In recognition of the enormous value provided to OWASP by its leaders (projects, chapters, committee & board members) , and the fact that it is beneficial for all that these leaders actively participate on one or more OWASP-organized conferences (16 in 2009), OWASP would like to propose the following 'operation guidelines' for facilitating the leaders participation at OWASP conferences:

    • All leaders who currently enjoy an 'OWASP Honorary individual membership' (see details below) apply for a 'FREE' participation on as many Conferences he/she is able to attend
    • By 'FREE' we mean that there is NO (i.e. zero) cost for the OWASP leader, but internally OWASP is marking up this cost between $100 USD and $300 USD (depending on the conference) which cover the 'participation costs' of a conference attendee (venue, refreshments, lunch, etc..) .
    • In order to simplify the process and to remove the potential financial burden, this cost will NOT be allocated/paid by the Conference Organizers, but will be covered by (in order of preference):
      • a local chapter that has funds and wants to 'sponsor' a particular leader to attend a conference (in most cases this should be in 'exchange' of a chapter presentation of a debrief of what happened at the conference). See 'Notes for chapter with budgets' below
      • a direct sponsorship of the leader's main employer or 3rd party company that wishes to sponsor OWASP leaders
      • OWASP on the Move funds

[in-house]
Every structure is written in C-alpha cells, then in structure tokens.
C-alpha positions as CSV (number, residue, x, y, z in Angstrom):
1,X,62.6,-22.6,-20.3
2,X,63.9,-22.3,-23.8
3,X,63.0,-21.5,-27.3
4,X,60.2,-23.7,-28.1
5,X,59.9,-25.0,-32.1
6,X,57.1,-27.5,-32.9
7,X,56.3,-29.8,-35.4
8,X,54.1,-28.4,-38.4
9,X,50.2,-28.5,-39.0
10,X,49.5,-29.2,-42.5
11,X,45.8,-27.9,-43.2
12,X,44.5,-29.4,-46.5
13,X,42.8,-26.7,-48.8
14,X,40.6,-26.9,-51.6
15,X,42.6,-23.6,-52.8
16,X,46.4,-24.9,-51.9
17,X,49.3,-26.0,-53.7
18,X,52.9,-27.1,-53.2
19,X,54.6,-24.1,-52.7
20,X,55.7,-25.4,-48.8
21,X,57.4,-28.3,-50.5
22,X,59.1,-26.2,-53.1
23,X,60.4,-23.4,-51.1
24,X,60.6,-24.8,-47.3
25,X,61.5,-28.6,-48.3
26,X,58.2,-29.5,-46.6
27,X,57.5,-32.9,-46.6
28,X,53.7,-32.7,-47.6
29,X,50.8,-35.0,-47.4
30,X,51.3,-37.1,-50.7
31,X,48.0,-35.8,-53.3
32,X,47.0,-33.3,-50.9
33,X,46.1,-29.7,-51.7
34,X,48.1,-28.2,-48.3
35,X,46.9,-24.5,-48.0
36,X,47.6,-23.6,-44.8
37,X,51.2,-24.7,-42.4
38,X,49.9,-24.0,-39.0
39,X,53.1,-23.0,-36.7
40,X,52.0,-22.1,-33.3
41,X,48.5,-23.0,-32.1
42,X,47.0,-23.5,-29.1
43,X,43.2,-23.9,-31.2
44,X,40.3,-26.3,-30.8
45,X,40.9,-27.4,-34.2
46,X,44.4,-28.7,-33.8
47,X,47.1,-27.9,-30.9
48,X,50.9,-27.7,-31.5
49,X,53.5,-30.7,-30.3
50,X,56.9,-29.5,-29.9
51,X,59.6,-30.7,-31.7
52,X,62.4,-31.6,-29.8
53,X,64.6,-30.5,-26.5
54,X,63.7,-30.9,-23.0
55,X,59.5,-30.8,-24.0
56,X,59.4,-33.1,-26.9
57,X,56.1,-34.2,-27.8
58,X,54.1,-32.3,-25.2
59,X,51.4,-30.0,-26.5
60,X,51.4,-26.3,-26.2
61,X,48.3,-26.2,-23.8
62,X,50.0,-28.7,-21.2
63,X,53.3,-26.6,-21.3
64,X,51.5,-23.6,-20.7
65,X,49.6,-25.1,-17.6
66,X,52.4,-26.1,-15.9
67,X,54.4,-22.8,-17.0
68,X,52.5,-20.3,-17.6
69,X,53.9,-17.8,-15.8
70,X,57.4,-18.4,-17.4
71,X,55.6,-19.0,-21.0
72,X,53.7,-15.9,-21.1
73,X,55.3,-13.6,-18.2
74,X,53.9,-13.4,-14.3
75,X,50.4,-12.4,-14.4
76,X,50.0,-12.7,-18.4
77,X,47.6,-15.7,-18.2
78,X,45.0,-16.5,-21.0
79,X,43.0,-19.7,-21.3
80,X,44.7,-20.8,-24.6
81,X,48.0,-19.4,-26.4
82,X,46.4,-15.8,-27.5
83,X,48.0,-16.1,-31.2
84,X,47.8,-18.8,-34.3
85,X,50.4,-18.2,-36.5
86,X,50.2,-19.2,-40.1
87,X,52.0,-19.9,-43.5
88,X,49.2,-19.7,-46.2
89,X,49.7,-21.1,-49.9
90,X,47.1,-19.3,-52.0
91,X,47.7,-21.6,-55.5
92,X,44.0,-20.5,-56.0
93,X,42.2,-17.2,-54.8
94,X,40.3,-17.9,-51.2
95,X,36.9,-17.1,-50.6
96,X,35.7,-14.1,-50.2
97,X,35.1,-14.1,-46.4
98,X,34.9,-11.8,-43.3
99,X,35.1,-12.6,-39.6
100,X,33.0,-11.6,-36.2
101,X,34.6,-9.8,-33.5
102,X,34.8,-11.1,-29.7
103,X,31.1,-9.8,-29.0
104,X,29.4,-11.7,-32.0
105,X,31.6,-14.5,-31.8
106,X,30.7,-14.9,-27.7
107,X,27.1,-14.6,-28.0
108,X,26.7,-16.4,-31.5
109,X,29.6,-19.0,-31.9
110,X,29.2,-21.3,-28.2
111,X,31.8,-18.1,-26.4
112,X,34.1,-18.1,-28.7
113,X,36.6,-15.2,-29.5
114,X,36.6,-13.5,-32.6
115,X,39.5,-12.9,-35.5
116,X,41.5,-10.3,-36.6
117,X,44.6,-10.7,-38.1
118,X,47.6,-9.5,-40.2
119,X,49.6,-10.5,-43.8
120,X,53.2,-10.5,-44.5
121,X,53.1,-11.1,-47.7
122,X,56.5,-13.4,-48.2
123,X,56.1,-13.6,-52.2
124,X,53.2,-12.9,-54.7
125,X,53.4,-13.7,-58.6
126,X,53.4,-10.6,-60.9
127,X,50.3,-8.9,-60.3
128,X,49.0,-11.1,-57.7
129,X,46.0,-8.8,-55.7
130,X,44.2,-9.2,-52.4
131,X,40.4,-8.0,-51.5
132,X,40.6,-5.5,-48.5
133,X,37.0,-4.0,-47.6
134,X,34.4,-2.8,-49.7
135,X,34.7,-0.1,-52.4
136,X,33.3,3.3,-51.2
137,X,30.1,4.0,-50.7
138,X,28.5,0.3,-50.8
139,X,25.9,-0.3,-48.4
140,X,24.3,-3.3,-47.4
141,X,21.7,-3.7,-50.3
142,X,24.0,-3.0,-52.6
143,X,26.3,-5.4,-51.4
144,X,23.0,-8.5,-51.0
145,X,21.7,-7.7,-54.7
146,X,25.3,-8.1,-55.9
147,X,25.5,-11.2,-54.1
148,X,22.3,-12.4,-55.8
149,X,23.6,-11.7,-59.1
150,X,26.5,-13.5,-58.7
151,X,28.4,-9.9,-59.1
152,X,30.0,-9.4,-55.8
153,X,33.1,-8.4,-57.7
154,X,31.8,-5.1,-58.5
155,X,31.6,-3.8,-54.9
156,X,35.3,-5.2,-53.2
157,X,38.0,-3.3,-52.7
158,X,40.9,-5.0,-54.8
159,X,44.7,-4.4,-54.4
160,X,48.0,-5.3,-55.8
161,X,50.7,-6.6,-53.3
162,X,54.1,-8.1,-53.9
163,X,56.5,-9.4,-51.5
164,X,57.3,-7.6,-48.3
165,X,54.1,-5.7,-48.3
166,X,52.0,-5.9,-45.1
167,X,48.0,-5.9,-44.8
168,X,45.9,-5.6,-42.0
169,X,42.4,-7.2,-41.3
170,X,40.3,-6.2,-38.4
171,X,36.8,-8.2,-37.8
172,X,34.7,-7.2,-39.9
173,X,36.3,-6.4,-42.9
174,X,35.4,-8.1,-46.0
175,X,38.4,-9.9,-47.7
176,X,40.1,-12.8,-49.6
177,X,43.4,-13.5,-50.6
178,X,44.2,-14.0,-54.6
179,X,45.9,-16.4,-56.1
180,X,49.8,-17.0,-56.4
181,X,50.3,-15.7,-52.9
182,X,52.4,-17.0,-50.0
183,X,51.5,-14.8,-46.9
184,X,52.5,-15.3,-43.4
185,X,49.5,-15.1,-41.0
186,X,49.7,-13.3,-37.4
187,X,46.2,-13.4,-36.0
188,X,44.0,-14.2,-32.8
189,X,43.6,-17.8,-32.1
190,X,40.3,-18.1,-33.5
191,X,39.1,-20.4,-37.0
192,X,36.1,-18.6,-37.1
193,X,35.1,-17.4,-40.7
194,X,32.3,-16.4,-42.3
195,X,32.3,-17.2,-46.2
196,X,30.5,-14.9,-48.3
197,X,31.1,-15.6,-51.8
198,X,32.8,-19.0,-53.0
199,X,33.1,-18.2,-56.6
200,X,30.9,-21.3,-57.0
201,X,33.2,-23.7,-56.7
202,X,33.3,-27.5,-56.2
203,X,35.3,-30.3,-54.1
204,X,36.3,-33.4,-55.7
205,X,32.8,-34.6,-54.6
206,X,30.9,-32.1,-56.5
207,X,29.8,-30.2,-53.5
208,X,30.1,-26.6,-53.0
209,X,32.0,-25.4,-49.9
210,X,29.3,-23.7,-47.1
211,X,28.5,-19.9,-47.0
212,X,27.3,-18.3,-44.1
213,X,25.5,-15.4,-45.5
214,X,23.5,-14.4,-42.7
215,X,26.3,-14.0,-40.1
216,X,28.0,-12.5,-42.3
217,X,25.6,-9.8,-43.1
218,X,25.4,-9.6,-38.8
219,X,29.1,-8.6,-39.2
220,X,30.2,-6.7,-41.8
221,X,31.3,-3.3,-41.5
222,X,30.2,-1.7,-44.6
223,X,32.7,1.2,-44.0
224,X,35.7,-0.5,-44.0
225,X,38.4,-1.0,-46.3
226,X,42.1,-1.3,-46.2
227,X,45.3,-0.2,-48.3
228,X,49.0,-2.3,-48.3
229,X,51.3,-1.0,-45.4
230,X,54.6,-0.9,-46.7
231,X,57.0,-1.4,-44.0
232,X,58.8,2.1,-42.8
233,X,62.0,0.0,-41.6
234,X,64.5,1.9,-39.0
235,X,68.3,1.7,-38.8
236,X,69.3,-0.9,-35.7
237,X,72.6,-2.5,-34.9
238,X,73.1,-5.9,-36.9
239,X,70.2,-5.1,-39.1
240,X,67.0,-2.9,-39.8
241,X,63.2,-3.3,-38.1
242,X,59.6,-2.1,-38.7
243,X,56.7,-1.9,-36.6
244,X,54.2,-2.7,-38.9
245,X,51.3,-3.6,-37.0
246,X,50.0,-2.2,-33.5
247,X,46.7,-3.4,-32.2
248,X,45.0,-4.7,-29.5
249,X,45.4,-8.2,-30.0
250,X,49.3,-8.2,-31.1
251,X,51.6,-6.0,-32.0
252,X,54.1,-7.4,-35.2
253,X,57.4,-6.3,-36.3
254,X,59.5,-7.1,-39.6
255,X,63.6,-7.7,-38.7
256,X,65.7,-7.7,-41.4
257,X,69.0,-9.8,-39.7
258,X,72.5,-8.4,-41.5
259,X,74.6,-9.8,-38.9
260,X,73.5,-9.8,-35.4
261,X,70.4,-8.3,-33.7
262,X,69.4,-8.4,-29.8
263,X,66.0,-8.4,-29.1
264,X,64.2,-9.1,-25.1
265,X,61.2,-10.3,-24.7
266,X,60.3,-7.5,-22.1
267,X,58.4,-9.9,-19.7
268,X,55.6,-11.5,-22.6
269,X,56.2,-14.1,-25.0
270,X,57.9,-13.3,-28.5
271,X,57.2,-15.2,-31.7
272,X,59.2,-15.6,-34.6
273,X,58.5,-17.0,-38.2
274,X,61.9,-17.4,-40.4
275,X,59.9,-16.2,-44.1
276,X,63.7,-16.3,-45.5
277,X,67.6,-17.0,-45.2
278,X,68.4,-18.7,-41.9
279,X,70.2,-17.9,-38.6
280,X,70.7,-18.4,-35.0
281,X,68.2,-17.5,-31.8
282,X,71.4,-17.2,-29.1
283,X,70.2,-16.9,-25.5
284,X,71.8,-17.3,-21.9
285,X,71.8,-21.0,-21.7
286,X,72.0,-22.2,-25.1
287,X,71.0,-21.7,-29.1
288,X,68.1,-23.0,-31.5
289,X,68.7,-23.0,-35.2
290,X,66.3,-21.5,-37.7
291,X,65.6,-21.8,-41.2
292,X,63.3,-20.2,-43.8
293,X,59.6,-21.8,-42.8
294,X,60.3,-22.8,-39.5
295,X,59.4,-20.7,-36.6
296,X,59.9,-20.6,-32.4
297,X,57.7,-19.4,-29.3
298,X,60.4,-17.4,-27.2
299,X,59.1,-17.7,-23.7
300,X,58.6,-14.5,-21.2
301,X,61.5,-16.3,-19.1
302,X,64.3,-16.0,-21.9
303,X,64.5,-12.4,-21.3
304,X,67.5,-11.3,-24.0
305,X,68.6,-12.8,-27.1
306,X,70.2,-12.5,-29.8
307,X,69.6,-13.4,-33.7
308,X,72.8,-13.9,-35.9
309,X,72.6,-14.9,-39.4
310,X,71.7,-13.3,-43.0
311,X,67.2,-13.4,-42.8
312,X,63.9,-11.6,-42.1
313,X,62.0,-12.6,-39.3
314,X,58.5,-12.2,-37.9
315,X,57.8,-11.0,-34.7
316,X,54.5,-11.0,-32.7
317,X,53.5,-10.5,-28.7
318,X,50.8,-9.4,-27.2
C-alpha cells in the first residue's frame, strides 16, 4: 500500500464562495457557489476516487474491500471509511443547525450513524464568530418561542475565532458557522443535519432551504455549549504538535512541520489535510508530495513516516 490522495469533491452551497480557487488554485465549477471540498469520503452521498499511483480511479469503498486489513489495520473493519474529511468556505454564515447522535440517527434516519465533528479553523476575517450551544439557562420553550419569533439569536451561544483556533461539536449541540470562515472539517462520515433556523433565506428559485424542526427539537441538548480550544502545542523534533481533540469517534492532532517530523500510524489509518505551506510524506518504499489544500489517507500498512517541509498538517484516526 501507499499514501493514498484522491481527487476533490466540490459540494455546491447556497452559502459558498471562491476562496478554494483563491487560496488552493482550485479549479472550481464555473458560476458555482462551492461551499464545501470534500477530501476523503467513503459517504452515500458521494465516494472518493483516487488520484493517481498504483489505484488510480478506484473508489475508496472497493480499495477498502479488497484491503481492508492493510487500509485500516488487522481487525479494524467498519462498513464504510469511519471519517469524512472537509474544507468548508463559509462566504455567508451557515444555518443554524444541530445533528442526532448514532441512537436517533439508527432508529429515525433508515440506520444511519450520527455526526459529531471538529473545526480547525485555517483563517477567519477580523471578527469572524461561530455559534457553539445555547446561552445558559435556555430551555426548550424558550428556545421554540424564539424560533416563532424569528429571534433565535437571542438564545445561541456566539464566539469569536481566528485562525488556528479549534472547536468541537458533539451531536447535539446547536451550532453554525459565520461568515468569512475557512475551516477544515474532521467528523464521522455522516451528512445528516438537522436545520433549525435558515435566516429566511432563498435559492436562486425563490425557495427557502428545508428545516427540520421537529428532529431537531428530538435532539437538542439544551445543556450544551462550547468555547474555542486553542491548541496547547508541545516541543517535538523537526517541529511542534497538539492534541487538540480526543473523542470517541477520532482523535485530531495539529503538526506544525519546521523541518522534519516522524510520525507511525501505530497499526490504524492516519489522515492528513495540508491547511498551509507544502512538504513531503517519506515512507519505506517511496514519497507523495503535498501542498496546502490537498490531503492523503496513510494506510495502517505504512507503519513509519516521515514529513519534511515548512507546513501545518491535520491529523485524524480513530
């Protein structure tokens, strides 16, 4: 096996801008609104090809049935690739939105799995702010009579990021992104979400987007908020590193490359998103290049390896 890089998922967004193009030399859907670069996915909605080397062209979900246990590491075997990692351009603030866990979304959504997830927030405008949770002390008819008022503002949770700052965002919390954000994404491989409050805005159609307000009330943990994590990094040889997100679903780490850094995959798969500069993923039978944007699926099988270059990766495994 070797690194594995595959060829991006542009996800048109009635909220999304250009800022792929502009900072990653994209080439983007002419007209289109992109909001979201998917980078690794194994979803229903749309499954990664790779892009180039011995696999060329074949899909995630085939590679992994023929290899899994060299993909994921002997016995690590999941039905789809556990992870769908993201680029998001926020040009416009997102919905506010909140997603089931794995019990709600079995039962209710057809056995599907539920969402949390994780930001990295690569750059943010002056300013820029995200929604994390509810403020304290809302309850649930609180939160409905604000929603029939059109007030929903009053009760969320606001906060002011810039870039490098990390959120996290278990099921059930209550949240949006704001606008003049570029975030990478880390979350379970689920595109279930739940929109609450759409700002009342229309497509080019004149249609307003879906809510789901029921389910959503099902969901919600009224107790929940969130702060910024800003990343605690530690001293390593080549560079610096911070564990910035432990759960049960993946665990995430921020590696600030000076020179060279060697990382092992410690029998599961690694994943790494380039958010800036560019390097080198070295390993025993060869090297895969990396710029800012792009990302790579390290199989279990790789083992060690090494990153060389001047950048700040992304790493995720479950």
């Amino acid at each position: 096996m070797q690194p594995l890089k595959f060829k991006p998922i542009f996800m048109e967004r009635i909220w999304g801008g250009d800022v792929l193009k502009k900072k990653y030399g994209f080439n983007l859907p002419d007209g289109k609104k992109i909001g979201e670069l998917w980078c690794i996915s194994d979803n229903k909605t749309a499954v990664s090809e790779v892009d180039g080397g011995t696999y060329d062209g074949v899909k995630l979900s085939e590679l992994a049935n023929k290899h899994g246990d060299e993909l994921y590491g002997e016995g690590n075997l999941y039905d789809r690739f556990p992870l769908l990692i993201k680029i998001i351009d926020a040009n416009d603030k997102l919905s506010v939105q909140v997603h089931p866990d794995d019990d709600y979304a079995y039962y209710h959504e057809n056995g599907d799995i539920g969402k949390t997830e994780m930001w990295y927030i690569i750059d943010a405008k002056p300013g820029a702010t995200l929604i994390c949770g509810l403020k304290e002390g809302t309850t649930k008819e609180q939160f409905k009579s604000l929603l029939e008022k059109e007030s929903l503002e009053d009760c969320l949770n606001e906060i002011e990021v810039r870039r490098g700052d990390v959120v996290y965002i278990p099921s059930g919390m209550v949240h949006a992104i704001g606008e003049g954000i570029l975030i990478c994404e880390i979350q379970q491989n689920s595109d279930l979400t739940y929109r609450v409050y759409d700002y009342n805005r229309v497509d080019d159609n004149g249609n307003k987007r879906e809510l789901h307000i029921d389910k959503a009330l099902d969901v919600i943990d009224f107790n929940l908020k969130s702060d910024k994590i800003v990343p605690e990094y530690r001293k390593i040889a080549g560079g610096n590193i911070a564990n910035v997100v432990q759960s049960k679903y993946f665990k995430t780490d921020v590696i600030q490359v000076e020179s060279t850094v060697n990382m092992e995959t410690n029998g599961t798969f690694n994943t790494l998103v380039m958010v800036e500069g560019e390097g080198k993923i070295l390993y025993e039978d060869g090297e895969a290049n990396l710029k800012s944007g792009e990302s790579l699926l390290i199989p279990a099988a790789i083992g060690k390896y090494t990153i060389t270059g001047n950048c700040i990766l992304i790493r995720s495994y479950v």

• In order to maximize OWASP resources and efforts, the following would be expected from the OWASP Leader:
      • Submit a presentation proposal with the conference RFP time period (note that a separate thread (& guidelines) will be required to define the recommended process (for conference organizers) to deal with these OWASP Leaders presentations)
      • Allow the conference to include the leader name in its marketing efforts, i.e.: "...come to the XYZ conference where you will be able to meet personally the following OWASP leaders: {name - project}, {name - project}, {name - project}, {name - project} .."
      • Help as much as possible the local organization team (conferences are a LOT of work, and extra pair of hands are always necessary)
      • If there is an OWASP-Stand, help with the 'manning the stand'
      • Actively promote the conference in Blogs, Tweets, local chapters and press
    • To help with the OWASP Leader participation, and if required, OWASP central (i.e. Kate) can send an 'official invitation letter' requesting that the leader's employer allows the conference participation under company's time (versus holiday time)
      • Depending on the level of sponsorship given to the leader by its employer, the conference organizers should add the leader's employer as a conference sponsor (note: at the moment there is no standard name for these type of sponsorships)

    Notes for chapter with budgets:

    The chapters that currently have budget available (see this document for the current list of funds available to local chapters), can and is encouraged (at the discretion of the chapter leader AND its local community) to use its funds to:

    • 'Pay' the OWASP internal conference participation cost (100 USD to 300 USD) of the current Chapter Leader(s)